The young boy of no more than nine lay with his face in the wet sand.
Breaking waves churned over his skinny white legs. The water swept around his shoulders and sizzled past his ears as it drained away. He opened his eyes and pushed himself up, but not before a bigger wave broke and almost knocked him over again. Brushing wet sand off his soaked shorts and tee shirt he squinted through his blonde fringe into the sun, down the beach. Not a soul in sight, at least not as far as the glaring sun would allow him to see. And nobody in the other direction either.
He must have been the only survivor.
A desolate shoreline stretched in both directions. The sea crashed up, over the shore until it could reach no further and the dry sand become white and glistening. Windswept dunes piled up in front of sparse tussocks and cutting grass, and beyond that, further inland… He didn’t look. He didn’t want to.
Out to sea, a calmer scene. Just occasional white crests breaking up the green. Above, three or four birds circled in the blue.
There was no sign of the ship.
The boy set off down the beach, away from the harsh sun, walking in his own shadow. He liked how when his feet pressed into the dark sand they pushed the water away and the sand became lighter. Like he was squeezing it dry. Behind him the water came back, absorbed by the thirsty land and his footprints were lost.
Every trace of his journey erased.
He liked that too.
He knew to head for that lighthouse, way down the beach on the small rocky outcrop. It was his duty to light its lamp, to warn other ships. The journey would be a long one, even so he was determined to make it.
Bored with making foot impressions, he walked further away from the tide line and into the white powder. Except it wasn’t powder. It was grittier. And hot! The first few steps burned, until his wet feet were encased in a crusty layer, like a sugar coating, they were protected. Walking was bearable, and the sand moved pleasantly underneath the arches of his feet with each step.
It tickled and he scrunched his face up to bear it.
He rubbed his toes together to feel the harsh scratching of the grains on that more tender skin. Best stop that, the boy thought, or he’d rub his toes raw.
Up ahead, the lighthouse seemed to be no nearer. He better walk in more of a straight line he thought, try to make some progress, before hunger and thirst overcame him. Also, he should try to find some useful treasure along the way, or some tools to help with his survival or rescue.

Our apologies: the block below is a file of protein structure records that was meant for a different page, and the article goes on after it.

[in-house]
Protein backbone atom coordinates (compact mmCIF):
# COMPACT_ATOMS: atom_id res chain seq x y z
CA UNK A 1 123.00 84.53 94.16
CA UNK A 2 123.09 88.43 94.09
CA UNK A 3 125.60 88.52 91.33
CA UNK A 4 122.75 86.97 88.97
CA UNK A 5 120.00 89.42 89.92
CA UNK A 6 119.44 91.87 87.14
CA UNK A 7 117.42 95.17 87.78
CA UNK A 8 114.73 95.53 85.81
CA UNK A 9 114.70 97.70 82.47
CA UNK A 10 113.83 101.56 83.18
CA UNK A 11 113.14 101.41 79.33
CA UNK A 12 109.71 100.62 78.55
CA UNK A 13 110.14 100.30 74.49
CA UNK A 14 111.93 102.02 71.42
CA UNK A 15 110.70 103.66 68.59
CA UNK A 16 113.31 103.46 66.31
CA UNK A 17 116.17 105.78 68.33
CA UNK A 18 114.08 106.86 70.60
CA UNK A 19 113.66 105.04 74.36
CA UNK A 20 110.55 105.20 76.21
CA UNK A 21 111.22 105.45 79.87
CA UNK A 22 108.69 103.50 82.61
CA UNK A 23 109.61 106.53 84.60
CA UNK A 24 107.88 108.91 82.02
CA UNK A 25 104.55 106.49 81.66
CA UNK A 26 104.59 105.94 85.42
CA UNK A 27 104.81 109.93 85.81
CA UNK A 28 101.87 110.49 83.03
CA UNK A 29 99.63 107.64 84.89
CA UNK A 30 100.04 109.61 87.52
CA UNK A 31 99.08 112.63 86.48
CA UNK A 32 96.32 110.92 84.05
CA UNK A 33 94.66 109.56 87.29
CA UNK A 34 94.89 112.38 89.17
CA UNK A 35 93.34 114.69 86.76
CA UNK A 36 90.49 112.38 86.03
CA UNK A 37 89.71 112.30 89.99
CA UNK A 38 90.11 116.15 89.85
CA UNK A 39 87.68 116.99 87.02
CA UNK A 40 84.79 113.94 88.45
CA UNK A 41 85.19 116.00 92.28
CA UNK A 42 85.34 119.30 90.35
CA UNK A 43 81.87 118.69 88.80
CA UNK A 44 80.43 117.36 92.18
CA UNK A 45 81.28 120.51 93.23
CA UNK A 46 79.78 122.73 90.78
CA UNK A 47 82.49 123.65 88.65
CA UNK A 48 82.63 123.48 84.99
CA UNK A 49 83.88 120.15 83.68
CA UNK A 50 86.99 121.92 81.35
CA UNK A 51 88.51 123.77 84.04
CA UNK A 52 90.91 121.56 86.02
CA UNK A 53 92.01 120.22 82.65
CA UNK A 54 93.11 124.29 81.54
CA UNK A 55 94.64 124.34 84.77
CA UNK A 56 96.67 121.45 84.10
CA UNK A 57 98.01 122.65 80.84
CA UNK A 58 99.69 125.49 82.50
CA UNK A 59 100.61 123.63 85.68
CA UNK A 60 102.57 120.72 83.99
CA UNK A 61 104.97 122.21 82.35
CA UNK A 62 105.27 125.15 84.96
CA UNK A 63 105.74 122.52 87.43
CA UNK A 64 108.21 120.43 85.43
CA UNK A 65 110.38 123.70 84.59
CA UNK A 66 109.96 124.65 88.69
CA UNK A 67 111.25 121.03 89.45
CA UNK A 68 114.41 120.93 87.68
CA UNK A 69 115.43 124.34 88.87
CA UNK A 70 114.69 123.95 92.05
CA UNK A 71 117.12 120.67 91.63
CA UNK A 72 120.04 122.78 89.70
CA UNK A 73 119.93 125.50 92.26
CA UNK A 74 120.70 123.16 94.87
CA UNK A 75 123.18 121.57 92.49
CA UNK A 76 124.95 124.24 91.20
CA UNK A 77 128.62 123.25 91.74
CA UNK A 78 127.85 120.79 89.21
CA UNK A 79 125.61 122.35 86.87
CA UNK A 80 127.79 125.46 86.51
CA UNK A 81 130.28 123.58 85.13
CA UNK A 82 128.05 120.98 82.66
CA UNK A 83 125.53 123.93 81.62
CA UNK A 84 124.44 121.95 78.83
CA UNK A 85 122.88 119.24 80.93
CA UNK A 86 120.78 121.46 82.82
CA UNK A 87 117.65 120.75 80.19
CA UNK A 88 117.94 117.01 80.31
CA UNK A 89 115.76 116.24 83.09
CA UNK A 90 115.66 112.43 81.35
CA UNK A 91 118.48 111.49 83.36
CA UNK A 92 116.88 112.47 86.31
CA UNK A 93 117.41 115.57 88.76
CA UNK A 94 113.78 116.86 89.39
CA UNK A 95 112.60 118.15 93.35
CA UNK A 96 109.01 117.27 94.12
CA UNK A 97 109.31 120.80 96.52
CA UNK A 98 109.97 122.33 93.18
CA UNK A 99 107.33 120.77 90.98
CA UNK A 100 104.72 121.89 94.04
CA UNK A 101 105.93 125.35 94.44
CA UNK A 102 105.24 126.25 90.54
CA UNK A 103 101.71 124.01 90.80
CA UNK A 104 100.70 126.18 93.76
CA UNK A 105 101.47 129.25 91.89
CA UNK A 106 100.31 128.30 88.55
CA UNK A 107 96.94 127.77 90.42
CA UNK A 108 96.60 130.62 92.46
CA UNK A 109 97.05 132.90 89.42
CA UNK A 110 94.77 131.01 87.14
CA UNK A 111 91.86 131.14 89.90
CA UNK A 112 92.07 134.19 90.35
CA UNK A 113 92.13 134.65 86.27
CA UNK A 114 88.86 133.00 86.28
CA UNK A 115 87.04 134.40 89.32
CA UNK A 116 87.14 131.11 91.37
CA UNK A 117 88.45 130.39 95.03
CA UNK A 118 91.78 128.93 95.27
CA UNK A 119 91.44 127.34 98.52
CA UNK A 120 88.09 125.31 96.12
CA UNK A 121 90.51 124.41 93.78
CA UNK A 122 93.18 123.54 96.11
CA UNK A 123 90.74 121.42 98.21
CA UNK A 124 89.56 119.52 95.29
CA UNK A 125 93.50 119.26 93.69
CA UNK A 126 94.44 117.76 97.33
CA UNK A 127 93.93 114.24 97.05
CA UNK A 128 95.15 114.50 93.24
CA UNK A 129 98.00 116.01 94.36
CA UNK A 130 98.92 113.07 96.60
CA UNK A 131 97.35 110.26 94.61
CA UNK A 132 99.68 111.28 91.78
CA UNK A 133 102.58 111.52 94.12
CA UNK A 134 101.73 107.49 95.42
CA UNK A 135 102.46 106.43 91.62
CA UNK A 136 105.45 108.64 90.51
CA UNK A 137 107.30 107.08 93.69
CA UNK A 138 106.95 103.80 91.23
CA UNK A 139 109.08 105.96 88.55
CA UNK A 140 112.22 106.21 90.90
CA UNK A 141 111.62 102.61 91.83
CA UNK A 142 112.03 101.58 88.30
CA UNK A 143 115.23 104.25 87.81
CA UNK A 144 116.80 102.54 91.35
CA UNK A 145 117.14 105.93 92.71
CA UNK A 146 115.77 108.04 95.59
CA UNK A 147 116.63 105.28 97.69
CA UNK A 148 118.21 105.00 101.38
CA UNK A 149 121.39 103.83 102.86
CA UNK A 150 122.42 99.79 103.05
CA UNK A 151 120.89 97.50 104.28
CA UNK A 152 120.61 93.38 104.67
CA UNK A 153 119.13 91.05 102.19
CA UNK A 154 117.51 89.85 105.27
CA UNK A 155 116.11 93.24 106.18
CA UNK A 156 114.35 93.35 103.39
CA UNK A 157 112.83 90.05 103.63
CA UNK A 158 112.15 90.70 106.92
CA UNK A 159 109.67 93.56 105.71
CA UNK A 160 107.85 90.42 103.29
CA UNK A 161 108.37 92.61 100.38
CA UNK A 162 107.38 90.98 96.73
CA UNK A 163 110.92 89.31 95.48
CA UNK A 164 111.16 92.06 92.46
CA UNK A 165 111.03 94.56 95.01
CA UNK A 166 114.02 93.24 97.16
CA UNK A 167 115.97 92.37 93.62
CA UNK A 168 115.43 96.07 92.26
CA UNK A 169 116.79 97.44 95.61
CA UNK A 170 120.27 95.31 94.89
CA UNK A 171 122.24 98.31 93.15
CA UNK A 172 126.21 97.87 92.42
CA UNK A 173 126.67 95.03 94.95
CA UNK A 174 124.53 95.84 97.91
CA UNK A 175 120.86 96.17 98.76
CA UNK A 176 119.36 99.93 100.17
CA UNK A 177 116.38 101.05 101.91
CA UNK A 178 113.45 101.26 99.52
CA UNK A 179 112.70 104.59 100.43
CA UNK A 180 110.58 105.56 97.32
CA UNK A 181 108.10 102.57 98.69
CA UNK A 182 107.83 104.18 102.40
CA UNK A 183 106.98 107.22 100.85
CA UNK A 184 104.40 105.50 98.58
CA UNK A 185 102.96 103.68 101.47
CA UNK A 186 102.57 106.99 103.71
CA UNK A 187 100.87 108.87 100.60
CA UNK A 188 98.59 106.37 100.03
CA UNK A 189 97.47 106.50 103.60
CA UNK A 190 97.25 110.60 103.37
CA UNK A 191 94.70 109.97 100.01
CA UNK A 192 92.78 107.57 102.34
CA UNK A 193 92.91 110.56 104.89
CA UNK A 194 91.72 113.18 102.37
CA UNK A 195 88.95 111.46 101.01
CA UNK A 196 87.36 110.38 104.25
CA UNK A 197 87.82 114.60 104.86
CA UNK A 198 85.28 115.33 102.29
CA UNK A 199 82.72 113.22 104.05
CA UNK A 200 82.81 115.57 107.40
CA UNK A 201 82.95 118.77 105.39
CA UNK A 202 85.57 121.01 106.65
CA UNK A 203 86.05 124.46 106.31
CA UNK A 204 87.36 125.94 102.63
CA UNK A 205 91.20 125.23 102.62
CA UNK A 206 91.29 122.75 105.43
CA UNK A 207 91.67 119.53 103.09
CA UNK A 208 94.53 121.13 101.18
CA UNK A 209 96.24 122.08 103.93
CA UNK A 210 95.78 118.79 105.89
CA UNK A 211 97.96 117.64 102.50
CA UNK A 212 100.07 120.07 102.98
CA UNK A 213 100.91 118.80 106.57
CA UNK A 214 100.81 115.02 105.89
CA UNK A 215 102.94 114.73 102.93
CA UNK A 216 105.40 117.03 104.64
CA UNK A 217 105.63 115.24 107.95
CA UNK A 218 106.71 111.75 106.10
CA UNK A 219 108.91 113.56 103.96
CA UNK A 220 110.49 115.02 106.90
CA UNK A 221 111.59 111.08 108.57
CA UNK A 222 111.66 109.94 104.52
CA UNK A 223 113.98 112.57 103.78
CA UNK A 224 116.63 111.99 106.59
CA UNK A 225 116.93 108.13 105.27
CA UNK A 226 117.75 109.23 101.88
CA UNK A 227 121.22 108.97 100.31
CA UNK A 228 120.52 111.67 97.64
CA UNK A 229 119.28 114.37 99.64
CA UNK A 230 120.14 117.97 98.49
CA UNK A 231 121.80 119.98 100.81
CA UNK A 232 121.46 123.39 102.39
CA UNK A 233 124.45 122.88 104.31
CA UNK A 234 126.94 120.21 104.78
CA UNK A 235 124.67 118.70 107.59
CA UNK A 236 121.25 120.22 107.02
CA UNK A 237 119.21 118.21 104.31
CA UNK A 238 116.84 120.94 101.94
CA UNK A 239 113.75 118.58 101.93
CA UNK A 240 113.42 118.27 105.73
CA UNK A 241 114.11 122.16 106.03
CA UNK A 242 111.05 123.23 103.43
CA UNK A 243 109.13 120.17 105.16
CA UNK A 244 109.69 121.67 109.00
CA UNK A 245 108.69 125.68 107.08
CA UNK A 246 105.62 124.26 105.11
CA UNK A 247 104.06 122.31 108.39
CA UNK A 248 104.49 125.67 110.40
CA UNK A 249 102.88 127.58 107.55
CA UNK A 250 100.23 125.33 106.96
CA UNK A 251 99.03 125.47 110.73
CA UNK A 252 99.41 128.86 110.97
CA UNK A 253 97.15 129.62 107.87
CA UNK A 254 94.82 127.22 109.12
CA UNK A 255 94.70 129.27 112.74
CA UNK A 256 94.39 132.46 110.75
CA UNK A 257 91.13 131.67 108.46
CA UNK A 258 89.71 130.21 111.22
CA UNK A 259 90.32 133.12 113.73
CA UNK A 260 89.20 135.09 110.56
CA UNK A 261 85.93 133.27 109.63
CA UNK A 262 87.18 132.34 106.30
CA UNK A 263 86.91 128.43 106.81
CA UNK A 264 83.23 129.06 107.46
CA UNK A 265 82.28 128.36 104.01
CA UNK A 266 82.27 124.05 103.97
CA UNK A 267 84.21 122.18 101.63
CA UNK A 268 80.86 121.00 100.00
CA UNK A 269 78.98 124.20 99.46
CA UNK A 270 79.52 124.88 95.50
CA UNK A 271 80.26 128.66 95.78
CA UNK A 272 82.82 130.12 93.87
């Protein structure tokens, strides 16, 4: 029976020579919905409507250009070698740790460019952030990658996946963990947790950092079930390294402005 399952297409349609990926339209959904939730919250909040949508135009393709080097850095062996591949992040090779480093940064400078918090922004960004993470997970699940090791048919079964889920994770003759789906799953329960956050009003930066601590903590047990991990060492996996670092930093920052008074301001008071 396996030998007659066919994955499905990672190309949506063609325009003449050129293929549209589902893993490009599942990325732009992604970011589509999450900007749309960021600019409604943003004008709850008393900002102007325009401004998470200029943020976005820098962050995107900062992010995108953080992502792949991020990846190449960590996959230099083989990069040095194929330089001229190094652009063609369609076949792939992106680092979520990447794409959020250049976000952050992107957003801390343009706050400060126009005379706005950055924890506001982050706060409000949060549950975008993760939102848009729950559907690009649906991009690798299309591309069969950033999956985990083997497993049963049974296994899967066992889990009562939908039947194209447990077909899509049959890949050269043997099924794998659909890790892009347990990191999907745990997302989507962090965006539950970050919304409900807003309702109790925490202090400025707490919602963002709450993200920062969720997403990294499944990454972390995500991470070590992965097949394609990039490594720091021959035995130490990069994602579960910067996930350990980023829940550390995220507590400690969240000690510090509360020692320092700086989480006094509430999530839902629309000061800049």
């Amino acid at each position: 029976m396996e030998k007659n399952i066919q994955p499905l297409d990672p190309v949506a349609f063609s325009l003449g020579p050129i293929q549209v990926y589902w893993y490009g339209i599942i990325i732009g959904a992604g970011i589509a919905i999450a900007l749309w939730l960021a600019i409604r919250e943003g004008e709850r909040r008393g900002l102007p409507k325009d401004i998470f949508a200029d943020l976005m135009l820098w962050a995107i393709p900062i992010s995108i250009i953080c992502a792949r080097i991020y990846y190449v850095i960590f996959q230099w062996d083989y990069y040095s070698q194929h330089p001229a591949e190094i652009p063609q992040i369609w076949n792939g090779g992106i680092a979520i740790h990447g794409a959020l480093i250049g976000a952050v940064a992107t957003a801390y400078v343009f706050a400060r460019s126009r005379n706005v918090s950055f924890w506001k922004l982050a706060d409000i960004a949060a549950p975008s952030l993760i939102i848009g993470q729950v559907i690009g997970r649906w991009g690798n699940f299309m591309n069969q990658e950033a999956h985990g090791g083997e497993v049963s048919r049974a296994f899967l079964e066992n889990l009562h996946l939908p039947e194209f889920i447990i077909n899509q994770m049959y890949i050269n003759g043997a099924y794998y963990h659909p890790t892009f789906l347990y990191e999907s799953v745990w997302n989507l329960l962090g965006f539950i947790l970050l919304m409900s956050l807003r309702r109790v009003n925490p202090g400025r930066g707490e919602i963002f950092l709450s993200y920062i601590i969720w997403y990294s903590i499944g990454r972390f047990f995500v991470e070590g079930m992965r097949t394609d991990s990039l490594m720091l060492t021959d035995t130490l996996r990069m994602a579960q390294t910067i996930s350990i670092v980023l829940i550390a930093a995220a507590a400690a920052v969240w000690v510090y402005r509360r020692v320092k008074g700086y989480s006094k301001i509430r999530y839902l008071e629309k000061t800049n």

And so he shuffled on, his head down most of the time, scouring the beach for items, every so often looking up to check on progress. Eventually the lighthouse loomed larger. It looked abandoned and unkempt.
His keen eye spotted treasures along the way. They included a beautifully formed Paua shell. Not easy to find without chips and cracks. If he ever made it home and back to his family, he’d give it to Dad for an ashtray. A couple of other shells, the fan shaped ones were sun bleached white, but in reasonable shape. They’d go in the bottom of his fish tank once he was sure all the salt had been washed off.
IF he ever saw his fish tank again.
And lastly, spied in a rocky crevice just under the lighthouse, a tooth. He was quite sure that’s what it was. Not very big, so he couldn’t claim it be that of a great white shark or anything too exciting, still it was unusual enough to keep. Maybe he could cut things with it or use it to hook fish once he’d made a fishing line.
Everything went into his pockets.
The lighthouse stood, as it always had, unblinking. No longer in use, or maintained. Broken. Unloved.
The boy walked the perimeter, dragging finger tips against the slimy moss growing on its crumbling cement.
He sat for a while in the shade. Rearranging his treasures on his legs, brushing away pesky midges as they hovered in greeting. The wind made an eerie sound around the old stone tower. Waves crashing against the rocks reached higher each time, sucking at his feet. The tide was coming in, and he knew he had to leave. He stood with weary legs and scratchy feet, and stretched in preparation. He tried his best to shake sand from all it’s hiding places, with poor results.
The boy stank of the sea. He was hungry, and tired, but he was happy.
The return journey was quicker, as the sun settled, and the waves seemed to die down a little too. He wondered, not for the first time, if the sea was calmer at night than during the day, having its own sleep. Maybe not.
The white sand was cooler now, but his legs were tired and it was easier to walk on the firm damp stuff, near the water line. The water was colder too, as it washed him below his knees. He reached the place where he’d been dumped ashore from his ship wreck, and resigned himself to looking inland, past the dunes and grass, to the roof lines of the houses that lined the beach road.
The fantasy faded then, as it always did.
He needed to find the red roof of his house, and dinner.
(actual lighthouse above, and the route below)